Monday, August 15


Fascinating, and disturbing, article in NY Times Magazine about private security companies in Iraq: "The Other Army." Armed employees of these companies number around 25,000, but the estimates are questionable since no one seems to be really keeping track. Some of the companies weren't even formed until after the Iraq War started, but they're charged with protecting some of our most vital personnel (including four generals) and missions.

Yet it is hard to discern who authorized this particular outsourcing as military policy. No open policy debate took place; no executive order was publicly issued. And who is in charge of overseeing these armed men?

The Pentagon and the security companies don't like the term "mercenaries" and describe their function as "defensive -- we protect." The truth is, though, that they are sometimes fighting a war. Why? Ret. Gen. Jay Garner, former head of the C.P.A., and others, admit that it's at least partially because we just didn't put enough boots on the ground.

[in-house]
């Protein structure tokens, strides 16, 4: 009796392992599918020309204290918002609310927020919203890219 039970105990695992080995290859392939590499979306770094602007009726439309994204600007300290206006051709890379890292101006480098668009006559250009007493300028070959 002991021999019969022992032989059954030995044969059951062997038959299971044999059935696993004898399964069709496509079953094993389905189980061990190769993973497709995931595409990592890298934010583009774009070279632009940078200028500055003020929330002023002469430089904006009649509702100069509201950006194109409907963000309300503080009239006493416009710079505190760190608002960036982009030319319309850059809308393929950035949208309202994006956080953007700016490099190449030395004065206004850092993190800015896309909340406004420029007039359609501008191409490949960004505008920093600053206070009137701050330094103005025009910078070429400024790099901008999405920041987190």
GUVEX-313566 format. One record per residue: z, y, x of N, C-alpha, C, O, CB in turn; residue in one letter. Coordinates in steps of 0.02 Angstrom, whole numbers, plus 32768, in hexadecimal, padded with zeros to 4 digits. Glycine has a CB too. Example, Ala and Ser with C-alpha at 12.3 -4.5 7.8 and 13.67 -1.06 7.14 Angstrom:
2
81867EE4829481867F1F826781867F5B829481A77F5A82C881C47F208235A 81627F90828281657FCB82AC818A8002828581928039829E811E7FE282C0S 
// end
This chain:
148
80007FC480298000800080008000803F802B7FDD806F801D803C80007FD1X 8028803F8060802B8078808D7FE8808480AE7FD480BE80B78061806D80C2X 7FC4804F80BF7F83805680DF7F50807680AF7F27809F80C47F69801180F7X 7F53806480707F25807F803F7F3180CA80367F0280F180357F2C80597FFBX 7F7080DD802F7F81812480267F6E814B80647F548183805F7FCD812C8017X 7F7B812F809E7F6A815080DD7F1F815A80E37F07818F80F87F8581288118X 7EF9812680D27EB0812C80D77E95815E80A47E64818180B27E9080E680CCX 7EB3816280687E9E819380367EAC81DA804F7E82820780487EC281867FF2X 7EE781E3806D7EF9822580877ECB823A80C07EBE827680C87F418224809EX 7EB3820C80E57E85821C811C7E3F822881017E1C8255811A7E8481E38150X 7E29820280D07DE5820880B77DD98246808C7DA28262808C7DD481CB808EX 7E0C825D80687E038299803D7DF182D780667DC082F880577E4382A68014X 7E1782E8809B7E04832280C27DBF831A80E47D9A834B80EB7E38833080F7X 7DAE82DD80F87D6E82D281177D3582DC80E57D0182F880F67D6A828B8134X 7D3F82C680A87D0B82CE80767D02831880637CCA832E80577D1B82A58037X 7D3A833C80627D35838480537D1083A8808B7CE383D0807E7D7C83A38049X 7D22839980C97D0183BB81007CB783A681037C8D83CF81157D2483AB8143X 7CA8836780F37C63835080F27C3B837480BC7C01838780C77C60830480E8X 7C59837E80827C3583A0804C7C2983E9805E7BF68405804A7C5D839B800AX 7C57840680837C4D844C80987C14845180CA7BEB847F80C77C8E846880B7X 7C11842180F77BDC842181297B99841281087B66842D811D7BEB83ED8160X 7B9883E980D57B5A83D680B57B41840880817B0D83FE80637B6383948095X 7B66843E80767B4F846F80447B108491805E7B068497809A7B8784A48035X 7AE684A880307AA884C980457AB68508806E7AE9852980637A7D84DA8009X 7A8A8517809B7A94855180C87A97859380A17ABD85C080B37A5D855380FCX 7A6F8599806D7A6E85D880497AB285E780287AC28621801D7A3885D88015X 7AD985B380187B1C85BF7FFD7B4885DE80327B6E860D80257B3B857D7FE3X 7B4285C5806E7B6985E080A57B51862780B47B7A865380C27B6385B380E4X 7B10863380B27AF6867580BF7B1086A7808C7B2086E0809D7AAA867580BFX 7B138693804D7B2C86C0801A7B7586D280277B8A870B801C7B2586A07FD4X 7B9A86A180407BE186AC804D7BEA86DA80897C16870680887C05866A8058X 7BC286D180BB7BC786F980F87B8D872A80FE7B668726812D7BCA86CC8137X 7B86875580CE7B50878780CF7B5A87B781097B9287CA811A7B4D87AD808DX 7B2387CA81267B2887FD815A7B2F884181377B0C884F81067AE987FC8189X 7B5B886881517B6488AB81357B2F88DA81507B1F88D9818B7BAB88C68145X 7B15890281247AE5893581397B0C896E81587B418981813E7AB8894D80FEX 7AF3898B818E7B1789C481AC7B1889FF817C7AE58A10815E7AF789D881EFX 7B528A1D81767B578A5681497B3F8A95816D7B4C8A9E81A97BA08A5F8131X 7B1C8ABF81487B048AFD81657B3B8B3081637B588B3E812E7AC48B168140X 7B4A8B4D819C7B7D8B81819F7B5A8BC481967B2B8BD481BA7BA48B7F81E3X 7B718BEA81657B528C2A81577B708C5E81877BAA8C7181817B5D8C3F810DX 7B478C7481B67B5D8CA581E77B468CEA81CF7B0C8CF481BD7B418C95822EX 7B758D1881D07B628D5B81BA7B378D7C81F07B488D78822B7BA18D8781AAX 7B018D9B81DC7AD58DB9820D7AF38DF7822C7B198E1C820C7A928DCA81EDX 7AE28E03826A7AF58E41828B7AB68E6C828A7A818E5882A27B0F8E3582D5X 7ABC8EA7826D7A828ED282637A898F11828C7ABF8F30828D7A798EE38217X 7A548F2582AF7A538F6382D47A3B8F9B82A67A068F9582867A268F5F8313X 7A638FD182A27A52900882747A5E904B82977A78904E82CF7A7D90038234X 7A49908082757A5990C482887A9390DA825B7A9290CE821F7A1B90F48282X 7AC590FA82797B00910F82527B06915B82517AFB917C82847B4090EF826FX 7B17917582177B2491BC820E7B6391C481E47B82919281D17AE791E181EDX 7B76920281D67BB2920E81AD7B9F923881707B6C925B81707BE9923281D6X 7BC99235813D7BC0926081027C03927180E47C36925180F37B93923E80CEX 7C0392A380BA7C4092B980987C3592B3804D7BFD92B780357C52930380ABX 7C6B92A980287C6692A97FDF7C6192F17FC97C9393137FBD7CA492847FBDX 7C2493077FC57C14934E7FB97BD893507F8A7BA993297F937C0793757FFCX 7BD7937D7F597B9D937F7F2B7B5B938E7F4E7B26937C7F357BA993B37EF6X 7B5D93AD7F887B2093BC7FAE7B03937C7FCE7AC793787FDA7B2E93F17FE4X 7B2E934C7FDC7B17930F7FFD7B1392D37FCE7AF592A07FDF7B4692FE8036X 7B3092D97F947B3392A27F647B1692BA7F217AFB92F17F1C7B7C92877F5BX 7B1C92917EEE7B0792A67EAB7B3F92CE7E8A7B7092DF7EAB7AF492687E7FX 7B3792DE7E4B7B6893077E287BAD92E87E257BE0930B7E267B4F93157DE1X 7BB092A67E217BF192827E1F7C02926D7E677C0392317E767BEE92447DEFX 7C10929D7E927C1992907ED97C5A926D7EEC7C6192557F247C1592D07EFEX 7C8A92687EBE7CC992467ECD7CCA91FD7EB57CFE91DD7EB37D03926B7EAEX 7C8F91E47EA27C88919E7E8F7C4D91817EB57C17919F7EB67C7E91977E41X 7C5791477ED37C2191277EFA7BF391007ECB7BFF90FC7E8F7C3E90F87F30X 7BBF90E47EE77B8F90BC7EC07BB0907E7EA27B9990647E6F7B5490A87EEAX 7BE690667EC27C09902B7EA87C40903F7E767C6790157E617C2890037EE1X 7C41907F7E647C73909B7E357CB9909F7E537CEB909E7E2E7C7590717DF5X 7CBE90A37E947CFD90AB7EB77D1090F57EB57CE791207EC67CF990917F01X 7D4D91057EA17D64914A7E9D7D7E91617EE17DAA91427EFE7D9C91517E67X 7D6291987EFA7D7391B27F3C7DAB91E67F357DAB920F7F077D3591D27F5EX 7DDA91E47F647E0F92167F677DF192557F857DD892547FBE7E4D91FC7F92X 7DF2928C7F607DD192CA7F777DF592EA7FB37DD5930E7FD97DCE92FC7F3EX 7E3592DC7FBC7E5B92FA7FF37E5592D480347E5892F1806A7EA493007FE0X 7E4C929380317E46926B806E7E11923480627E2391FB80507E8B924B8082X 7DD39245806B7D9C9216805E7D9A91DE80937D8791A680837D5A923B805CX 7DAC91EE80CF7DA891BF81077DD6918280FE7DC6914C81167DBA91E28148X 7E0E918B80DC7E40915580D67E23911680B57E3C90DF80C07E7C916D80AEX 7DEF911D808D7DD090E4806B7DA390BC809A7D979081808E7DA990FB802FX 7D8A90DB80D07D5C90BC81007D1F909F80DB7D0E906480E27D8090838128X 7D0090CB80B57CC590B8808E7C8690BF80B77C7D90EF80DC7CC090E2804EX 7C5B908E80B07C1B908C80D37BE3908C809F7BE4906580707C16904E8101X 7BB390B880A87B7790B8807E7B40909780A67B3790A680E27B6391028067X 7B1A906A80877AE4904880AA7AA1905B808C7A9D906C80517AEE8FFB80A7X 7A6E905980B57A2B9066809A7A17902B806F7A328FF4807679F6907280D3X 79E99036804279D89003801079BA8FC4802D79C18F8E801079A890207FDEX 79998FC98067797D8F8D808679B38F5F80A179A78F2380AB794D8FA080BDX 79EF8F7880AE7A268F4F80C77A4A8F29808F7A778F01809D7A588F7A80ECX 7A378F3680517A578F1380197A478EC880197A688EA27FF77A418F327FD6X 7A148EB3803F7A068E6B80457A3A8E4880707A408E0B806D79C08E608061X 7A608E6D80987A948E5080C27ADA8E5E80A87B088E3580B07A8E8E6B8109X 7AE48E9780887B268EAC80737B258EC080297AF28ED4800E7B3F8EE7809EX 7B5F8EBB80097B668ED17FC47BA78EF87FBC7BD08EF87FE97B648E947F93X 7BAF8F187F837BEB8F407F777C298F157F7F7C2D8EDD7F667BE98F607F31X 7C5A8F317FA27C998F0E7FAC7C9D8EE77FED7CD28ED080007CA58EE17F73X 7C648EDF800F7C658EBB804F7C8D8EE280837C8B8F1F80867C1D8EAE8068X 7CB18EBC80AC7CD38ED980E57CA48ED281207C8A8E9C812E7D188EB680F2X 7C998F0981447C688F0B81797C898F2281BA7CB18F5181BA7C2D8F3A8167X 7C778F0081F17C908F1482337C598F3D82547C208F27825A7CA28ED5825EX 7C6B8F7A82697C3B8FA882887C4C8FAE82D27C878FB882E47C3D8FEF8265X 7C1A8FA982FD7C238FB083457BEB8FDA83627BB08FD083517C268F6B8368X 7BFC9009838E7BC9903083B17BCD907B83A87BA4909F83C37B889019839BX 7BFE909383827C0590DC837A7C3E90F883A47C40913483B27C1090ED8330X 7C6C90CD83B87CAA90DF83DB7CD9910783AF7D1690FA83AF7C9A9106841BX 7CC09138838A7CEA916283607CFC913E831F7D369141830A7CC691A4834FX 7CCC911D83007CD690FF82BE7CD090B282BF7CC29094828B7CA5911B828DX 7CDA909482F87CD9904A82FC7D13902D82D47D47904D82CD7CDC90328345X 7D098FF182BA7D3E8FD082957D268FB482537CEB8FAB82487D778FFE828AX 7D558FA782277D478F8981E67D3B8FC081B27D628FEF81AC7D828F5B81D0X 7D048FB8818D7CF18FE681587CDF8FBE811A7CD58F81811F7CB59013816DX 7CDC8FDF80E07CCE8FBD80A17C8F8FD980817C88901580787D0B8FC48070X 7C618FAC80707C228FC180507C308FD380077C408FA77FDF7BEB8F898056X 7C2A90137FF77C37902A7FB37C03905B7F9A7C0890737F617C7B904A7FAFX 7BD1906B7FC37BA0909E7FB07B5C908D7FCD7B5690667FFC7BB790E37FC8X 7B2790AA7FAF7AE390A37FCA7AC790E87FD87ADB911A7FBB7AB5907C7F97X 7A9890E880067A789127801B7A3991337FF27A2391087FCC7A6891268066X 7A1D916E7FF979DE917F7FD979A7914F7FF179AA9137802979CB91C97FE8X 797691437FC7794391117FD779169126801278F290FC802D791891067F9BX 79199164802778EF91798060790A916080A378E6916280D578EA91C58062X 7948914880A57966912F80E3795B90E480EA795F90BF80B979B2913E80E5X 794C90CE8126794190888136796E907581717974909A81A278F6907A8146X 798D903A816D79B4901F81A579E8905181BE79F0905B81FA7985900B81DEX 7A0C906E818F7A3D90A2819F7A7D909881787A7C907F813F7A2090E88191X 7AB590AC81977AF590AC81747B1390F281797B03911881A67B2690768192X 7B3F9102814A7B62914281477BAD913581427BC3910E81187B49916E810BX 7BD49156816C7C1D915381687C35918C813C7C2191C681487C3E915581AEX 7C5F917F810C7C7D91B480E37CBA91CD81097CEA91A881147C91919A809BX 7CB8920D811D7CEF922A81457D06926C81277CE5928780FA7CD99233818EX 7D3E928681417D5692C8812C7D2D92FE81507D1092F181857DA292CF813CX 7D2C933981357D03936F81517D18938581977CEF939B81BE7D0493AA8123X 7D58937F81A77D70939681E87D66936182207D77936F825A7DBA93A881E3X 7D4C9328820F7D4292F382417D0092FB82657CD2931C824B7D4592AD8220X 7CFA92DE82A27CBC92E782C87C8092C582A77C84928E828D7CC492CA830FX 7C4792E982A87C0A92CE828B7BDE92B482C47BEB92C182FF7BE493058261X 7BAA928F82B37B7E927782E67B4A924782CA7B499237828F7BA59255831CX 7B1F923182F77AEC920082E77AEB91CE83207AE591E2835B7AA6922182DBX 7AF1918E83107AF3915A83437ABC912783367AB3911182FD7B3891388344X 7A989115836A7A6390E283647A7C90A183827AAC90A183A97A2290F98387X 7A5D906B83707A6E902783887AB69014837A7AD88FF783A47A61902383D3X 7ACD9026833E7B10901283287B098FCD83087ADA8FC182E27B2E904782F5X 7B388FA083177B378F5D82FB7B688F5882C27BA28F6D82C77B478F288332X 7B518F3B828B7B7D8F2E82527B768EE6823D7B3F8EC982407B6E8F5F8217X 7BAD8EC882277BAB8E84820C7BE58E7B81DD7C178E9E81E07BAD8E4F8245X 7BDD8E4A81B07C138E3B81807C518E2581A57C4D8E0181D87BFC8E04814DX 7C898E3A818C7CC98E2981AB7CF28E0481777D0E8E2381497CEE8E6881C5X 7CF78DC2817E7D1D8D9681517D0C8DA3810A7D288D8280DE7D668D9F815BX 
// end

It's estimated that between 160 and 200 of these "private security" men have been killed in Iraq -- more than any one of our coalition partners have suffered. Why do they do it? For most and for the most part, it's the money, $400-700 a day for Americans and other Westerners.

No one knows how many innocent Iraqis have been wounded or killed by these men. There are virtually no rules. And "besides, no one in power is watching too closely," so what rules there are are largely ignored.

There are other implications to the unusual-for-the-U.S. hiring of private armies, and the policy raises a number of questions that aren't answered in this article. But it's another good insight into just what's going on "over there."


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